datapanik - elegant tools that do useful things for real people
Vancouver, Canada
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A few design ideas that are up for grabs

User centred design is the design of tools (in my case this includes application software, Web pages, devices, etc) using the needs, expectations, and capabilities of the intended user as the central focus. So isn't all design done this way? Well, frankly, no.

Some of the obstacles are obvious, others are subtle, and some of them are downright sneaky. The following are just a few of the issues that are part of the UCD puzzle. My hope is that they will get you thinking about how technology fits into the lives of the people you know, and how we might make those lives better.

First of all we live in an age which, for the time being, is fascinated by technology. Our media, our culture (in North America especially), and, for some of us, our friends and co-workers are immersed in and enthralled by all the new things we are able to do, especially with computers. So it's hardly surprising that we sometimes get distracted from the task at hand by the cleverness and novelty of our technologies. We focus on what the technology can do, not what needs to be done. It seems that as long as the work gets done in the end, the effort is successful, regardless of what we needed to learn and do to get there.

Increasingly our lives are filled with more demands on our time, more things to learn, more responsibilities. It's my belief that we're heading towards a watershed when people start to resist having to take on more complexity and technical knowledge, and start demanding less and not more technology. This is not to say that they will shed themselves of technological devices, but instead they will look for devices and options which require less of their time and effort. Perhaps it's more accurate to say that they will be asking for less obtrusive technologies.

Another reason why user centred design is often not the path followed is that it's often not the sexiest option. We've seen this most dramatically with the Web, where technologies like Flash have allowed for highly stimulating interfaces that can't help but grab your attention, as though grabbing people's attention is the most important thing. However not everything can grab your attention at the same time, and not everything deserves the same amount of your attention.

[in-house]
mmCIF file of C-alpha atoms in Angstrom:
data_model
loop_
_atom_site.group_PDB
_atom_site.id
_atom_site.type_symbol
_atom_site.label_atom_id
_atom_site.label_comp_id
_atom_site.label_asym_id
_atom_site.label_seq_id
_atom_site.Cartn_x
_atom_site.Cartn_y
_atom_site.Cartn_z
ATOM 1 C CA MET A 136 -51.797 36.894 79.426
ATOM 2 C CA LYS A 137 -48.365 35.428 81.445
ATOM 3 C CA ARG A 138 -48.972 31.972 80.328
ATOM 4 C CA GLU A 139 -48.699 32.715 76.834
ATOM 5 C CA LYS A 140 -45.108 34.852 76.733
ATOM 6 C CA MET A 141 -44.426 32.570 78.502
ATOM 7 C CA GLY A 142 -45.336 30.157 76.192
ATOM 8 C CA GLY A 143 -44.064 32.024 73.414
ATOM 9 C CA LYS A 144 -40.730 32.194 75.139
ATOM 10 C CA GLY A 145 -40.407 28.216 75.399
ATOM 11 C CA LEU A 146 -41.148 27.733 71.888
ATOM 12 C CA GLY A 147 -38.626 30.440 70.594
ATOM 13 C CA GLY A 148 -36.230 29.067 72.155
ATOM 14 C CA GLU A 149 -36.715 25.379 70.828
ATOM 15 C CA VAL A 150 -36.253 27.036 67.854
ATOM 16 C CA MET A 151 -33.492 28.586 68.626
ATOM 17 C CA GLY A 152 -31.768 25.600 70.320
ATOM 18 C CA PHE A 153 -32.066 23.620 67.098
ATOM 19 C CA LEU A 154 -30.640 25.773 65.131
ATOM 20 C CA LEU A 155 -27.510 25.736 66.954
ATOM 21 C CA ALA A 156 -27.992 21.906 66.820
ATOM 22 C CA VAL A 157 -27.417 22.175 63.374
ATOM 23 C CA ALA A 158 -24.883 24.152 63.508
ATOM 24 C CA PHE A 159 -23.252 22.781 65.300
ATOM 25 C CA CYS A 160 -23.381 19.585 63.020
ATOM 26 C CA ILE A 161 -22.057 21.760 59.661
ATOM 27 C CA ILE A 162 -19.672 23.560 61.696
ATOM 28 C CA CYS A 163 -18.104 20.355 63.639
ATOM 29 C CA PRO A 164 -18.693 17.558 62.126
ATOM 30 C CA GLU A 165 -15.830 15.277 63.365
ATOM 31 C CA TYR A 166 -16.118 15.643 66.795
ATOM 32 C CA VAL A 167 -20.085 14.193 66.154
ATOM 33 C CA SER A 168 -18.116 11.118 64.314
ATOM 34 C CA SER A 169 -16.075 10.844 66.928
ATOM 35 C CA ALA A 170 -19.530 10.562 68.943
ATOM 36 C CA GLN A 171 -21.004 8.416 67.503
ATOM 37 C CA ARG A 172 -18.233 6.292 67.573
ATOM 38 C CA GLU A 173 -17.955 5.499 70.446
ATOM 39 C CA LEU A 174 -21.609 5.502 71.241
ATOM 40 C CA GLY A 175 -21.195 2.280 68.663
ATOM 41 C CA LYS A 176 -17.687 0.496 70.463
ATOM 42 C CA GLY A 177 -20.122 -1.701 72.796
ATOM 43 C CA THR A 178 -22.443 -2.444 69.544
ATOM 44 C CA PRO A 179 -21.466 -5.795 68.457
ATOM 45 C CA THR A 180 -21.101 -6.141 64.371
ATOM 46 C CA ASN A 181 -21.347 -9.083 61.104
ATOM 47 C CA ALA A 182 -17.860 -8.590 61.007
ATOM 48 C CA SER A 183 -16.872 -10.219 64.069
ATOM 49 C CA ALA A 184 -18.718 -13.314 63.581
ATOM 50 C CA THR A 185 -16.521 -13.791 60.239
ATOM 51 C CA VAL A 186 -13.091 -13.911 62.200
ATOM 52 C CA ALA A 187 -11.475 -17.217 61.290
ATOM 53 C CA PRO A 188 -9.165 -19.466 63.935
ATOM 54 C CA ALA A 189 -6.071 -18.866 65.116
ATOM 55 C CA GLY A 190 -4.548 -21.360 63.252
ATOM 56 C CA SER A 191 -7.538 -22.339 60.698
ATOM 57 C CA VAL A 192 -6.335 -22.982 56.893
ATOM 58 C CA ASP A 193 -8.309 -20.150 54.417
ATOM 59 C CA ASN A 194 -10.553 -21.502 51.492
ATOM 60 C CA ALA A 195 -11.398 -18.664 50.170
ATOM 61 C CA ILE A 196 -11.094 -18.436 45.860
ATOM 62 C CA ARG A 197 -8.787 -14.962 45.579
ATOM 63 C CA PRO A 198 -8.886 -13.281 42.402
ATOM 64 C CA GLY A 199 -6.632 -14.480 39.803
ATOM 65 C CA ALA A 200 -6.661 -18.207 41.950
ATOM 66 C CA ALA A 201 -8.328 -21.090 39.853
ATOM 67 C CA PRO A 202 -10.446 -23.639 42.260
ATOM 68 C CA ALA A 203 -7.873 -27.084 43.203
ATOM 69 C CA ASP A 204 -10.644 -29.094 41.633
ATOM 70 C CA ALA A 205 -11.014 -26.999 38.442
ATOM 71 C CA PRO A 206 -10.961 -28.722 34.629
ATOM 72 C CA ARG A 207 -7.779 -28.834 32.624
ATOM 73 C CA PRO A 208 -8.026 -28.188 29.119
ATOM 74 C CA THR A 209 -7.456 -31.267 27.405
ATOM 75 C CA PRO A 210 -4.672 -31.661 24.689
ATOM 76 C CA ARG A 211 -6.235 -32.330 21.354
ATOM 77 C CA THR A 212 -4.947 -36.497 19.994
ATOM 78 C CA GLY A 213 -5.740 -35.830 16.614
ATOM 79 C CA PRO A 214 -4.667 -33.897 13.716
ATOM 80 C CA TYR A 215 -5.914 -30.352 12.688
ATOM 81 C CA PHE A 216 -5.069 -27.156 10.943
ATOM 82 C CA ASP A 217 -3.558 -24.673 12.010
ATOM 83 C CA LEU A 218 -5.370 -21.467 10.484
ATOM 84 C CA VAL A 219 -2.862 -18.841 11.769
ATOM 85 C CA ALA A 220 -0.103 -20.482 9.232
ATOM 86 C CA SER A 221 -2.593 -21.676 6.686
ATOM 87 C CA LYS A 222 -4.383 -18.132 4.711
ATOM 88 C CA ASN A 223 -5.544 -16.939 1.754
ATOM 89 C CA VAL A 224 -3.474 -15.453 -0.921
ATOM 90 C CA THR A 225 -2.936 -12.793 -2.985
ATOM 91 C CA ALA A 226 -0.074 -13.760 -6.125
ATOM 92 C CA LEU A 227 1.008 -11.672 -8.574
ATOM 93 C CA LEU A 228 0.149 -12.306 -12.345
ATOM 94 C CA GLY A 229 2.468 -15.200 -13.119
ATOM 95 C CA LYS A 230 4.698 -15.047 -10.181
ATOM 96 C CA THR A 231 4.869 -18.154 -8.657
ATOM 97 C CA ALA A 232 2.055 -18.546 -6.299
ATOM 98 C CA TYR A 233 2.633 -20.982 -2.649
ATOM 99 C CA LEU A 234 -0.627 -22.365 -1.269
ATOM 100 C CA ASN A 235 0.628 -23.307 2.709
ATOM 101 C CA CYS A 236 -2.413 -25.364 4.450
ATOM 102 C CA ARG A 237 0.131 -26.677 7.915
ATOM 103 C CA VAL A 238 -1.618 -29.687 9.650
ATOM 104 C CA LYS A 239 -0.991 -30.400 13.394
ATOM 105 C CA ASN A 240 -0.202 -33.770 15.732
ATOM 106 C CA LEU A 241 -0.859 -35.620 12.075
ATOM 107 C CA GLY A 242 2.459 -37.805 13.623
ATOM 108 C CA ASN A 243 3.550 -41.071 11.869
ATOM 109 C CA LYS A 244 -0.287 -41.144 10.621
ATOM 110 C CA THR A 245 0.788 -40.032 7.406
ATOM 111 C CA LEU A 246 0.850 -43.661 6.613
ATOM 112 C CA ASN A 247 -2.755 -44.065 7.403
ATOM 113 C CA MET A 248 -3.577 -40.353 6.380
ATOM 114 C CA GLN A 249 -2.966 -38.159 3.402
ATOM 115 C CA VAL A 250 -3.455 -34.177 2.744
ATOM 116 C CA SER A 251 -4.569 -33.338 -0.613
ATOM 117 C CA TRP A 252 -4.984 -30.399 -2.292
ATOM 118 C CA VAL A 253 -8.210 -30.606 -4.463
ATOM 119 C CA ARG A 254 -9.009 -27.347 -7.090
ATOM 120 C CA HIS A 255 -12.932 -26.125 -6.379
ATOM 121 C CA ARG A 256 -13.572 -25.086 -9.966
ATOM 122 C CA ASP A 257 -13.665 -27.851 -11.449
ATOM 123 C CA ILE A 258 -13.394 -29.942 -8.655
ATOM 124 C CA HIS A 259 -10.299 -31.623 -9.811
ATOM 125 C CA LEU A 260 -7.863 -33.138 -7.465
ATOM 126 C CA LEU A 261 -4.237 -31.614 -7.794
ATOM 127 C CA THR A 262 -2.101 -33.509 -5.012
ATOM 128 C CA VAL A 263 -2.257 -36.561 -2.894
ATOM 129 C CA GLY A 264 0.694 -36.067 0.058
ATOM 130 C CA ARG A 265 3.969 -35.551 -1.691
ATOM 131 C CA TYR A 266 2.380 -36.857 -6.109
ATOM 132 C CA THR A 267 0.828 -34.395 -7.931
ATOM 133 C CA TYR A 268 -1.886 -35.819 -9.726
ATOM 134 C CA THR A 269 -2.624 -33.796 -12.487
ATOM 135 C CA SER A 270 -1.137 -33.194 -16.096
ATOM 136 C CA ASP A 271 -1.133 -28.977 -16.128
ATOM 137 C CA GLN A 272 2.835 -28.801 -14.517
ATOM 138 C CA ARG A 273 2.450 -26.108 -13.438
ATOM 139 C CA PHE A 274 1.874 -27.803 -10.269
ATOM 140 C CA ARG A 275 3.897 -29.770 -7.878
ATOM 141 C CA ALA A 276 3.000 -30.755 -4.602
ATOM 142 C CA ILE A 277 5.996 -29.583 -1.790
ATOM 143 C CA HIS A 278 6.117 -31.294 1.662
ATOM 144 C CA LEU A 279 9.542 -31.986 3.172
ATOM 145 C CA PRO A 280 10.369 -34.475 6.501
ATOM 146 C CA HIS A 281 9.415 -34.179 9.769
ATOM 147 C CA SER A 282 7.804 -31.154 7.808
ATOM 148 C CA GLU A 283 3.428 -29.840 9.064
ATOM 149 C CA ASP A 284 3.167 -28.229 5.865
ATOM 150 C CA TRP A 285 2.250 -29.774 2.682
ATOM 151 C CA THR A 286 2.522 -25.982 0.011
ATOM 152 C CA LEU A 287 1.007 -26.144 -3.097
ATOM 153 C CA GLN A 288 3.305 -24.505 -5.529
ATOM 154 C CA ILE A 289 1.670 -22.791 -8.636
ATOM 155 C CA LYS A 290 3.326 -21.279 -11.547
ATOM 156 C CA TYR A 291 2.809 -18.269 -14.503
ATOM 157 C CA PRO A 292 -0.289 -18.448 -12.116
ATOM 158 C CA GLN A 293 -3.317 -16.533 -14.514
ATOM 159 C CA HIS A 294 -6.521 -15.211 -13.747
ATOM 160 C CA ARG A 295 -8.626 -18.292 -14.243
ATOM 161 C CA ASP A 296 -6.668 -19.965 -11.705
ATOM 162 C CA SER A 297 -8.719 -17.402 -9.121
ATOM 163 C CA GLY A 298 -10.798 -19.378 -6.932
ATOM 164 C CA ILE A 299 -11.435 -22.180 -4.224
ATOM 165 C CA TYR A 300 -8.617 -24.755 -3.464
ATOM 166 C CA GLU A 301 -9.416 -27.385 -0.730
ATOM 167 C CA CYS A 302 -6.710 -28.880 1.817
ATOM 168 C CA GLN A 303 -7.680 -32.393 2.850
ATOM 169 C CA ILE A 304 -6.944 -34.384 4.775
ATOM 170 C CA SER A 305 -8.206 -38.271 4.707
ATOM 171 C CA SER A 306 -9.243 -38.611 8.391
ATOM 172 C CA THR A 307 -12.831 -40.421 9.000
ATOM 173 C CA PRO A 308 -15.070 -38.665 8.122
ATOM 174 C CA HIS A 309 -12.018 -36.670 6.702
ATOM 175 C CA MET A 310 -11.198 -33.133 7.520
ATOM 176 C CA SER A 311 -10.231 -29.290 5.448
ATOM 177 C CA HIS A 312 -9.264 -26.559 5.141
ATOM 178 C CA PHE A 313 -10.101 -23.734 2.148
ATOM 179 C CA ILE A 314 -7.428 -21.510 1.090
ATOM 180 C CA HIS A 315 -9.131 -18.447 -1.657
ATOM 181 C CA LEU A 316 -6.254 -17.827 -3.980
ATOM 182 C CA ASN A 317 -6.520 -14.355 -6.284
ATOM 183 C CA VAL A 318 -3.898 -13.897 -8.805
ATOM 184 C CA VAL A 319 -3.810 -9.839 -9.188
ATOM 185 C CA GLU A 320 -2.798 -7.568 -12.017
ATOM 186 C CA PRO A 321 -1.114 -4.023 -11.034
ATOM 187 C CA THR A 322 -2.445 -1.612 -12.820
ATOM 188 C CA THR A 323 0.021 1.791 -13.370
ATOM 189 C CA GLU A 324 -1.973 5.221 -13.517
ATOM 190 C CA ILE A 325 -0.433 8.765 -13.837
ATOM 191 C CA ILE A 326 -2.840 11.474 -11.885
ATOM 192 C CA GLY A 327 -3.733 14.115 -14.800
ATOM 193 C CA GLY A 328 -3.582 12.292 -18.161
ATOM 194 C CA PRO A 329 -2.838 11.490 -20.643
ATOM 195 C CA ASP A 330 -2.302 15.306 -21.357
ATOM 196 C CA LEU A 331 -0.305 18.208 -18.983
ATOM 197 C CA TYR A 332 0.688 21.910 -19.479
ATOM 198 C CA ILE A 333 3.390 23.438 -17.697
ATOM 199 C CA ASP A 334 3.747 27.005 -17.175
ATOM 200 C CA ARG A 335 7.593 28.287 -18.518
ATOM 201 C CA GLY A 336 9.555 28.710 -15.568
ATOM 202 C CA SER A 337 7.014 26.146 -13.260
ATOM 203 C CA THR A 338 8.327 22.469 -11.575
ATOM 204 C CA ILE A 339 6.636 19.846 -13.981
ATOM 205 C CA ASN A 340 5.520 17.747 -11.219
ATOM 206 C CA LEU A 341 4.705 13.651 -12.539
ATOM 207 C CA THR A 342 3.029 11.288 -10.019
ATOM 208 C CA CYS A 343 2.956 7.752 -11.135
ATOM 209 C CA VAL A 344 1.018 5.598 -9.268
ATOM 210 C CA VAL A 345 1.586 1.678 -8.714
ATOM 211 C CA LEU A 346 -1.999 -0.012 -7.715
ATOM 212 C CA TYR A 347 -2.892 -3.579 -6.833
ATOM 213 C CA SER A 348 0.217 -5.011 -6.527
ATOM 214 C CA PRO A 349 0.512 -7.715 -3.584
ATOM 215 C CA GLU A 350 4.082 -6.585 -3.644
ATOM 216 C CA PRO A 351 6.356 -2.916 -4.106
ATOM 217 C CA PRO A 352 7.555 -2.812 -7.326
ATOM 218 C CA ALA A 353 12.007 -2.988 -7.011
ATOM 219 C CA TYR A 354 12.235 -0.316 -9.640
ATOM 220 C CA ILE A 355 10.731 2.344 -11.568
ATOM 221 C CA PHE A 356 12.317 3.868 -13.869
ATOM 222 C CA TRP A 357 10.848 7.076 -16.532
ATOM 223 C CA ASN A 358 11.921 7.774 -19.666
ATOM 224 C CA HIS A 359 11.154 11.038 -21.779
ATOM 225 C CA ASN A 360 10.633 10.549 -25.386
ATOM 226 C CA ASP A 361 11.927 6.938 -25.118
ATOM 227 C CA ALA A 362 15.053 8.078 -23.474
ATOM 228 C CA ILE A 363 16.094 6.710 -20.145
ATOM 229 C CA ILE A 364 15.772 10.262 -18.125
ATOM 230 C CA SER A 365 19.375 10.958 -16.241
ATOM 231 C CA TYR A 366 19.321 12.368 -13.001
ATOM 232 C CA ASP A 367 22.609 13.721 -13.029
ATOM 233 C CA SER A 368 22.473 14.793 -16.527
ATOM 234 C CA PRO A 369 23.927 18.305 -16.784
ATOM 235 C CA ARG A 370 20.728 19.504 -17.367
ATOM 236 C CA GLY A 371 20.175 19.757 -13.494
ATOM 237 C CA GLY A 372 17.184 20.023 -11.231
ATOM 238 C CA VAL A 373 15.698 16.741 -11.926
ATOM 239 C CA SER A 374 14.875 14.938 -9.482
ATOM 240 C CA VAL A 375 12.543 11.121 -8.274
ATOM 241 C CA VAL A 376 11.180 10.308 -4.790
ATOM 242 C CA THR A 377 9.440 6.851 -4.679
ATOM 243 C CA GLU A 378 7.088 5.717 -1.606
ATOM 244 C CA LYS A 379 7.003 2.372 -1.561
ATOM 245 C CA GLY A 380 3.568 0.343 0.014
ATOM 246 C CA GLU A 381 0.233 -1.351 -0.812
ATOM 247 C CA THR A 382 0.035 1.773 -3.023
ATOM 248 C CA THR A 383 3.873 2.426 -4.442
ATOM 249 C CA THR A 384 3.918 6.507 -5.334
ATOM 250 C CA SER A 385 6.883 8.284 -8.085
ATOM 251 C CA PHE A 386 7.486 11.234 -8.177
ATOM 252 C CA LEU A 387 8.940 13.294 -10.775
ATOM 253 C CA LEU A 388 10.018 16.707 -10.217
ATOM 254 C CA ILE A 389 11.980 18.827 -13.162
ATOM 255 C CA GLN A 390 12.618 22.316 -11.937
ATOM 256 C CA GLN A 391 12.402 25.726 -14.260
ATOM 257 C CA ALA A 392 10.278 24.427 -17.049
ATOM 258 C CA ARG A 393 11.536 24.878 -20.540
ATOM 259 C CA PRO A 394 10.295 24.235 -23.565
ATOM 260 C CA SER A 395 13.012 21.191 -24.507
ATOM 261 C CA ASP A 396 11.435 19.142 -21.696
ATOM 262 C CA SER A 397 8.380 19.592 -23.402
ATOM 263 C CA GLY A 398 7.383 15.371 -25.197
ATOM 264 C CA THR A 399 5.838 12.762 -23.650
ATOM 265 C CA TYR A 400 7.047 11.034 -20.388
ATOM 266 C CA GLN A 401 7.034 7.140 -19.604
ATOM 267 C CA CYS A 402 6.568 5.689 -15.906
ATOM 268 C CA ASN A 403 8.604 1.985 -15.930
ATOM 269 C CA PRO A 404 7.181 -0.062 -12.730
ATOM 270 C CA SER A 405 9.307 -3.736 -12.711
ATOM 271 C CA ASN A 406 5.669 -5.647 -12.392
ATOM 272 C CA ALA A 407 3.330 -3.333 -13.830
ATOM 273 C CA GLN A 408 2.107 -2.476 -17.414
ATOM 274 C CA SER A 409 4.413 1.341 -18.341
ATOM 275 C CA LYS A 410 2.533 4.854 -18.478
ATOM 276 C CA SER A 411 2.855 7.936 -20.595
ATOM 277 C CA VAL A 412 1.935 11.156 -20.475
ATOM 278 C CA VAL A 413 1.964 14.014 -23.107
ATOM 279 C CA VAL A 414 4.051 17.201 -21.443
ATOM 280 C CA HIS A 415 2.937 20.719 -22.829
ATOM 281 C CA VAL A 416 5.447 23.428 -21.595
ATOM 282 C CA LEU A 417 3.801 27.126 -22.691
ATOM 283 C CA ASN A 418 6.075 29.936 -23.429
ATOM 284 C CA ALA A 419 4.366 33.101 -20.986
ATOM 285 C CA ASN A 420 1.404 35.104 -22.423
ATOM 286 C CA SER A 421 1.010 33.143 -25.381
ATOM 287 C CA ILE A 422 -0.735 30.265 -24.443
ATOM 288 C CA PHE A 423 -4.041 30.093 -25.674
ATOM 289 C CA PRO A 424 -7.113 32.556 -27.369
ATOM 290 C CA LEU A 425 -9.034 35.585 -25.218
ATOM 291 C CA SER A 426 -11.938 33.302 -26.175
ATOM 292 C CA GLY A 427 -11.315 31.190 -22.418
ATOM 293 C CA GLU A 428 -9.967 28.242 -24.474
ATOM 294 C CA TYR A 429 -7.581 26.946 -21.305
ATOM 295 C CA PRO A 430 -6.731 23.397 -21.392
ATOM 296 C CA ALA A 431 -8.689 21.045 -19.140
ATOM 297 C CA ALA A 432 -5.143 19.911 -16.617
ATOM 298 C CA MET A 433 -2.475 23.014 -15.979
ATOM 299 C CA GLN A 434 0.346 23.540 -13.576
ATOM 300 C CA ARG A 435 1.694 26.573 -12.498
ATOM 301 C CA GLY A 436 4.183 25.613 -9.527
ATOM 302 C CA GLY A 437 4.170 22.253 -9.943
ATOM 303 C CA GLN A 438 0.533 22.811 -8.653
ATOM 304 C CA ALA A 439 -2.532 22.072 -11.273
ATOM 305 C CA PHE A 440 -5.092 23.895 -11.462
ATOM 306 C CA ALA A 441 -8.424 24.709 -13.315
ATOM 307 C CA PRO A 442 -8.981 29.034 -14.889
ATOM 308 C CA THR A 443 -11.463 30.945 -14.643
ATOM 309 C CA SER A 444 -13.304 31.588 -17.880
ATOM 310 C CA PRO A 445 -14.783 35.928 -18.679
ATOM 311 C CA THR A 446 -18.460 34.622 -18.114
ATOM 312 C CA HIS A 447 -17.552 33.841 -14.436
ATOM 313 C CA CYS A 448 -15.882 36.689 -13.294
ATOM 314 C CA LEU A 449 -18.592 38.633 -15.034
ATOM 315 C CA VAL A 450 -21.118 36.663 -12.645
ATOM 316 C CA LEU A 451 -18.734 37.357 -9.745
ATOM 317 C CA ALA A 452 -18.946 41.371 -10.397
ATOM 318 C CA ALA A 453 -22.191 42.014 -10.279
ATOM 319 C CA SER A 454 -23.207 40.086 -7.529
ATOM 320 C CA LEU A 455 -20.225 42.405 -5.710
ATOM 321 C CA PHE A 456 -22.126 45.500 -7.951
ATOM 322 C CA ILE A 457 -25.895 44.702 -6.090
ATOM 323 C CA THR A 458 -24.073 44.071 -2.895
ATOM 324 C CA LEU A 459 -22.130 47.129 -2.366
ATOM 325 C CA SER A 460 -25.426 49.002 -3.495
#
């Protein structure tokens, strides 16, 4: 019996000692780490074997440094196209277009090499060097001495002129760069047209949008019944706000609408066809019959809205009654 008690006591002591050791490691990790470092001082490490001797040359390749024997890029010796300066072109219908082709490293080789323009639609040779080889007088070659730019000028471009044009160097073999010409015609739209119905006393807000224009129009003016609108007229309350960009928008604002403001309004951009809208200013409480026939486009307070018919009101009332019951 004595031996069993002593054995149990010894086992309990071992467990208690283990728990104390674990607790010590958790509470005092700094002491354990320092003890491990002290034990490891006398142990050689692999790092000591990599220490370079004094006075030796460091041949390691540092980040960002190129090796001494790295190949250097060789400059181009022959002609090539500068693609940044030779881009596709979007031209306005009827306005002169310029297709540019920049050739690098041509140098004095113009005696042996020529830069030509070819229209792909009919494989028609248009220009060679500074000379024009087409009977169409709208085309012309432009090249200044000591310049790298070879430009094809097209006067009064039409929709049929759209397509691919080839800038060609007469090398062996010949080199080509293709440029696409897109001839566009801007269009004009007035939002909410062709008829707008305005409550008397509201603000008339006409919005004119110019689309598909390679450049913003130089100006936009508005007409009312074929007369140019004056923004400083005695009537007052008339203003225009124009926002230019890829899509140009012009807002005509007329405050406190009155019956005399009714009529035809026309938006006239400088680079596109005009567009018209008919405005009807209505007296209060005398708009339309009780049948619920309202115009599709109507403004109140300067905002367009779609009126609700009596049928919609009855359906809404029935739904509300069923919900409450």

Sometimes the best, most user-friendly and appropriate solution is a more subtle approach - perhaps one that is almost invisible. In a world that is clamouring for more and more our attention, the options that just go and do what we ask of them without a lot of bother may end up being the most attractive ones.

User centred design is not easy. It requires that you attempt to understand your end users and their context. This is not nearly as simple as it sounds, and requires an unusual combination of observational skills, empathy, and insight. (See the article "Why is usability so hard?" for more on this issue from a usability perspective.)

Some people just aren't good at understanding their end users, and that's okay. A programmer, for instance, is first and foremost responsible for instructing the technology to follow abstract rules and procedures. Some programmers are quite enlightened when it comes to designing user interfaces, but many are not so skilled, nor should we expect them to be. I don't want to pick on programmers alone - all the members of a team that is responsible for conceiving, designing, building, and marketing a product have their areas of specialty, and they must be given their due. Somewhere in that team there needs to be a user advocate. Someone whose responsibility is making sure that the product does useful things and operates in an appropriate way for the intended consumer.

A true user centred attitude is hard to teach. It comes from somewhere outside the realm of technology, marketing, business, and art, and yet it's inextricably linked to all of those processes and disciplines. It starts with a desire to make people's lives easier and happier, followed by an ability to recognise what the most appropriate solution is for them. The end result is technology, in the form of Web pages, applications, tools, software, and devices, that fits into their lives in ways that seem natural, comfortable, and effortless.

Donald Norman has been fighting to humanise technology for many years. His books The Design of Everyday Things and The Invisible Computer are empassioned, clear examinations of how design can go wrong and how to make it right. Jef Raskin (the man who started the Macintosh project at Apple) also covers a lot interesting and important territory in The Humane Interface. I encourage you to read their work.

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